7.30am – Morning run looping Waimanu road to view the beautiful Suva harbour and ocean. On a Fijian note, jogging is not a popular activity here, so I always look like a crazy kaivalagi (foreigner) when I go running.

8:00am – After a cold shower (most showers in Fijian households run cold), the homestay children and volunteers are roused and ready for the day. Over a kerosene burner (kerosene drums are bought when gas is not fitted), project manager Brittany cooked a breakfast of eggs with grilled tomatoes and peppers.

10.30am – Homestay Father (Master Sokosoko – named in respect of once being Headmaster to the Suva Methodist Primary school) and I visited some of his church connections to establish more homestay sites for future volunteers. We drank tea and walked through neighbourhoods full of colourfully painted houses, hanging hibiscus flowers and animals lazing in the sun.

12:00pm – Master Sokosoko and i then visited his old school, the Suva Methodist Primary School and he showed me his old office and school grounds. Behind the school a lovo (earth oven) was being prepared for the annual Methodist Church conference, which brings methodists from all across the many islands of Fiji to come confer and celebrate in one place, which was just beside the school on huge muddied grounds.

12.20pm -  We sat in the Wailevu tent. Master Sokosoko sat with the men and drank kava and watched the traditional song and dances, and i sat with the women and ate a delicious meal of fish, dalo and greens soaked in a chili coconut milk (using my hands only, which i love). We all wore our sulus and after a while i took a walk around to visit the stalls selling cakes, tea, soup bowls , barbecue and even second-hand bras (go Beqa Island tent!).

1:00pm – It was time for me to part with Master Sokosoko, especially as he was only just getting started with kava! I jumped into a taxi and headed to Suva city centre.

1:05pm – I visited the municipal fruit and veg market, and then climbed the stairs to the upper level to where the kava, spices and honey are sold. Kava is a root which is pounded down and mixed with water then drank. Originally ceremonial to solve feuds, welcome people or other celebrations, while it is still drunk for those reasons it is also now a common drink for most social occasions. Snapchat took a break at this point, as the next few tasks were very sundry and therefore not exciting enough to upload!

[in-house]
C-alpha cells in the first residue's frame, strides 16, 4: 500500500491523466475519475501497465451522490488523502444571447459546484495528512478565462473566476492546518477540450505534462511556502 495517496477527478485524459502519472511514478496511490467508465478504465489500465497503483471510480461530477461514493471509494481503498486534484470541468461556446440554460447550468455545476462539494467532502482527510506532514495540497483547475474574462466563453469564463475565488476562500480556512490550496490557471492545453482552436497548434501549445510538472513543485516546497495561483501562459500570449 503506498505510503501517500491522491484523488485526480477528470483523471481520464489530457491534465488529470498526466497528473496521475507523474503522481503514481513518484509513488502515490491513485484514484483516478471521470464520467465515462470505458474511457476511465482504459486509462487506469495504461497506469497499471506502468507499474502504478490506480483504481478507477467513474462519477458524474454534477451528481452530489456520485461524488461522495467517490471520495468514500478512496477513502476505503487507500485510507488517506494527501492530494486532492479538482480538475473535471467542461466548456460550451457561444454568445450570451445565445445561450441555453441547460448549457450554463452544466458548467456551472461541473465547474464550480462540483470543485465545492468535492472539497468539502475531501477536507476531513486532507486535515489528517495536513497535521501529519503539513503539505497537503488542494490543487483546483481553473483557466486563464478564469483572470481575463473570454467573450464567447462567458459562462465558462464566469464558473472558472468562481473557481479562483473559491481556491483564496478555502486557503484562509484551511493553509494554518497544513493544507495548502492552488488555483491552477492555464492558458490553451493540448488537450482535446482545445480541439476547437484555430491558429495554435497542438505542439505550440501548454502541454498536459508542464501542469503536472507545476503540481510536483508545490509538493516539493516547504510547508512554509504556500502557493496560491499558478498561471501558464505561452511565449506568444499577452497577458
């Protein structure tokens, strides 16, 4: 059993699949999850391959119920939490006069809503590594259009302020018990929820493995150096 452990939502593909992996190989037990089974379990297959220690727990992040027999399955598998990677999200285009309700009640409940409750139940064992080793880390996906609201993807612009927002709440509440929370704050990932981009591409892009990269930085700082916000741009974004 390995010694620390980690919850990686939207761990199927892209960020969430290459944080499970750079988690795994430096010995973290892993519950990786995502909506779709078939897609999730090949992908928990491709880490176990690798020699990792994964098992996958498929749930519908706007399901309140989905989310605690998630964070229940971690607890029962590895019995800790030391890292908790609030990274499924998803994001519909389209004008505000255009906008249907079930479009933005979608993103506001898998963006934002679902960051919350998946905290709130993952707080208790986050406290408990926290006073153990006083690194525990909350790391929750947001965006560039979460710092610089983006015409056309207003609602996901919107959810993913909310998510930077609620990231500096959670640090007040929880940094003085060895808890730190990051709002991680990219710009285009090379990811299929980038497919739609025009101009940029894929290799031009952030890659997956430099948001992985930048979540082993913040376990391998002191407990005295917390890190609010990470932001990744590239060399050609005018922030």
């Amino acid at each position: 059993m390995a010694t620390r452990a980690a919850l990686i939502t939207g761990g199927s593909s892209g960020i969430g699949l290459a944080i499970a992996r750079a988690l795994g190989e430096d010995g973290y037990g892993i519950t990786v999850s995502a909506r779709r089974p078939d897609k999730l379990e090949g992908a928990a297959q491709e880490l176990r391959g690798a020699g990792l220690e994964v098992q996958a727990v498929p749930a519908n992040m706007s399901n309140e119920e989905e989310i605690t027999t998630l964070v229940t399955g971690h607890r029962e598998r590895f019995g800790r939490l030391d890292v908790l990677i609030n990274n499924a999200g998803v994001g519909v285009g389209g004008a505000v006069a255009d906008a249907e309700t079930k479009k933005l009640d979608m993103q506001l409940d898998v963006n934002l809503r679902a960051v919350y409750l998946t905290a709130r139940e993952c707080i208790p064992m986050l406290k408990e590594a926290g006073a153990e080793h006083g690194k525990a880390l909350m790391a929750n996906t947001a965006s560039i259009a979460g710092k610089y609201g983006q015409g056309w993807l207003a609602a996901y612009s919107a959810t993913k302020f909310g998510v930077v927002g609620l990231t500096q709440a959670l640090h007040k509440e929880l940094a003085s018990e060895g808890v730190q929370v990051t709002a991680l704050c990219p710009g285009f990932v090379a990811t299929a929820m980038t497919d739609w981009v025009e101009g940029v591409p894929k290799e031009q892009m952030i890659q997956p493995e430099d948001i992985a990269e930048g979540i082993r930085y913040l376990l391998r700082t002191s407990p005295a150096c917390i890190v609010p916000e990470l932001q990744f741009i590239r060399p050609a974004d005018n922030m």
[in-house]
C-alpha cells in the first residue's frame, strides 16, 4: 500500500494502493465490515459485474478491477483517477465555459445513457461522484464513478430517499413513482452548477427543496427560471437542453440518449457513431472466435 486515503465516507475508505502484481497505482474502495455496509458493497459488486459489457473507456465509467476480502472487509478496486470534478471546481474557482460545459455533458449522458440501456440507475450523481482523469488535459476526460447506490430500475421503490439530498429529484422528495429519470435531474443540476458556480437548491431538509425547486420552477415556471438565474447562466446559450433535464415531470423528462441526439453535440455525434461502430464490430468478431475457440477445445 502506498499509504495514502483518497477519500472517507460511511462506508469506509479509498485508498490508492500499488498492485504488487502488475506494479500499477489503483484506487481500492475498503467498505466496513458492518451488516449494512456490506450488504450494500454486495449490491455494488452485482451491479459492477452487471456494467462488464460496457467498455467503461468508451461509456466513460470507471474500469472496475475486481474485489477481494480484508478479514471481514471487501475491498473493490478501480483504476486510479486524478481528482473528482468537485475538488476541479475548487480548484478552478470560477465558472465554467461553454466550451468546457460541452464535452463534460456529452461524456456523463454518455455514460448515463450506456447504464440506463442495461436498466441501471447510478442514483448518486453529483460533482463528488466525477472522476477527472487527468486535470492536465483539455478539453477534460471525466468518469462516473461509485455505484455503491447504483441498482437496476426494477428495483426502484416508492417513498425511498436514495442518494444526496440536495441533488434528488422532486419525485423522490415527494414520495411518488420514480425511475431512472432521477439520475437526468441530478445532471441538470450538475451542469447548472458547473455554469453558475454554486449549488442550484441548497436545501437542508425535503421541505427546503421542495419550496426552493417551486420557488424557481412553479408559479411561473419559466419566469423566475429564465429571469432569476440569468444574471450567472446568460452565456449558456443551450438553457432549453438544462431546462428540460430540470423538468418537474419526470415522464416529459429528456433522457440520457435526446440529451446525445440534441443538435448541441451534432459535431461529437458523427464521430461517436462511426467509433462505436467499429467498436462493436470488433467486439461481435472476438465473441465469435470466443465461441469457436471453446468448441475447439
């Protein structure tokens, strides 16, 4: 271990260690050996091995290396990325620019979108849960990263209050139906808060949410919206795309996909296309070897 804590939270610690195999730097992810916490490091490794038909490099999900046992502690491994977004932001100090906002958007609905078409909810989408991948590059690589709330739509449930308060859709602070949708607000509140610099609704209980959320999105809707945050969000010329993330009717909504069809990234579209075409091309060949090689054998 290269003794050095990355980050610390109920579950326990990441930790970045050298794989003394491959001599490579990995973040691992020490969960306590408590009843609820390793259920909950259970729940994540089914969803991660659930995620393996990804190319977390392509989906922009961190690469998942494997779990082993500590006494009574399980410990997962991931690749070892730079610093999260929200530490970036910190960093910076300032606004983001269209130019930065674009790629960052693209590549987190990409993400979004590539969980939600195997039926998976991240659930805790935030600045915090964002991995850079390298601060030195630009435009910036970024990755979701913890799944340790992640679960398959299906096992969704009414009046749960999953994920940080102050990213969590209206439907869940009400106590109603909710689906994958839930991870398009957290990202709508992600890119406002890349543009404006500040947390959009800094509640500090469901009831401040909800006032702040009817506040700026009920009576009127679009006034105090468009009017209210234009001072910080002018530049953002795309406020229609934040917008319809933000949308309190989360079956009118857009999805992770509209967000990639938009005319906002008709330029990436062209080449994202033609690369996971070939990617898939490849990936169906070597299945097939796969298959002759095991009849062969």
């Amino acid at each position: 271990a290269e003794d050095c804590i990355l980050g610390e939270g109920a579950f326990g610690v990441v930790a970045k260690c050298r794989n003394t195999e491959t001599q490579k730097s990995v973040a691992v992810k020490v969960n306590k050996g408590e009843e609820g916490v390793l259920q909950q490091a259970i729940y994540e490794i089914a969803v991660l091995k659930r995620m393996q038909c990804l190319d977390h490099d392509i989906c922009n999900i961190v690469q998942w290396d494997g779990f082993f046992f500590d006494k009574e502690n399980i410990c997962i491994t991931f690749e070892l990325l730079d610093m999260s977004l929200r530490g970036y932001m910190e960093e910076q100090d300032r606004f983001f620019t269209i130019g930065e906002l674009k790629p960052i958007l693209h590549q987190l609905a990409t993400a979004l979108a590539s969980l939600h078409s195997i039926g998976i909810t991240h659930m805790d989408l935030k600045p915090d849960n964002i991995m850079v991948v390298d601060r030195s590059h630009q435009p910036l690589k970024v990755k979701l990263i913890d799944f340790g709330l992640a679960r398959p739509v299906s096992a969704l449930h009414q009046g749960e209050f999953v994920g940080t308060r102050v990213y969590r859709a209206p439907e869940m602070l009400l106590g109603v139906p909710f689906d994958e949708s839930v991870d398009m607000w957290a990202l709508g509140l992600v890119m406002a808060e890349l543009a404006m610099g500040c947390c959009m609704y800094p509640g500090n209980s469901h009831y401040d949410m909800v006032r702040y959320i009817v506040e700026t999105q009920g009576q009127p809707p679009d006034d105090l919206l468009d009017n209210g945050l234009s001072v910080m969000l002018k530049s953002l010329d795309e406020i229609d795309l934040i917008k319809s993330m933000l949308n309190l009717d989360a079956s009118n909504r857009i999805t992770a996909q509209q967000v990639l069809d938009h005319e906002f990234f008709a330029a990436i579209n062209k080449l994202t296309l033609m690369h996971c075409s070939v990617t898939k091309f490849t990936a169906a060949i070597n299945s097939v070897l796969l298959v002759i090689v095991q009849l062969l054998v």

6:00pm – I took a cold shower, and then with my homestay sister, Leba, we headed back into the Suva city centre to the Hibiscus Festival, Fiji’s oldest charity carnival. There we ate samosas (huge Indo-Fijian population in Fiji), rode superfast Ferris wheels, ate fish and chips (Fijians love a good British fish’n’chips, pies, etc), and rode Leba’s favourite ride, ‘The Octopus’. There is free entertainment, stalls (where i picked up the cannibal fork and axe), and of course, every year the ‘Hibiscus Queen’, styled as a beauty pageant, is crowned on the final day.

9:00pm – Exhausted. All the volunteers went out to celebrate the Friday night, whereas I put myself to bed. I owe it to too much sun and not staying still once.

Saturday 22nd August – As Snapchat was headed for Iceland the next day; I had a few remaining hours given the huge time difference between Fiji and Iceland.

8:00am – 12:00pm - Headed into Suva city centre to stroll around. I snapped –

•    Baby ‘bula’ dresses. Bula shirts are very popular both in the service industry and just for daytime wear (think Hawaiian shirt).

•    Suva’s fish market. Everyday a huge array of fish line an alley running between the cinema and the sea wall.

•    The cinema. Indian movies (bollywood) dominate the film scene here, among typical hollywood blockbusters.

•    Joske’s Thumb – one of Fiji’s toughest hikes.

•    Super yacht day – Every month a superyacht would grace Suva’s harbour and spill an onslaught of tourists into the capital. While fun, it is sometimes troublesome for our volunteers when the taxi drivers take them on detours, assuming them to be tourists!

Ideally, 24 hours was not enough, but we hope we were able to provide some insight into life in Fiji. Moce!

By Sophia Victorian - Project Coordinator

Find out more about Frontier's volunteering projects in Fiji.

Check out what volunteers in Fiji are up to right now!


Snapchat - Tell Your Story: Fiji Features 

If you had one day to document  all you could about the country you reside in, from the work you do, to the people who motivate you, the scenery that moves you, and ultimately changes you, how would you do it?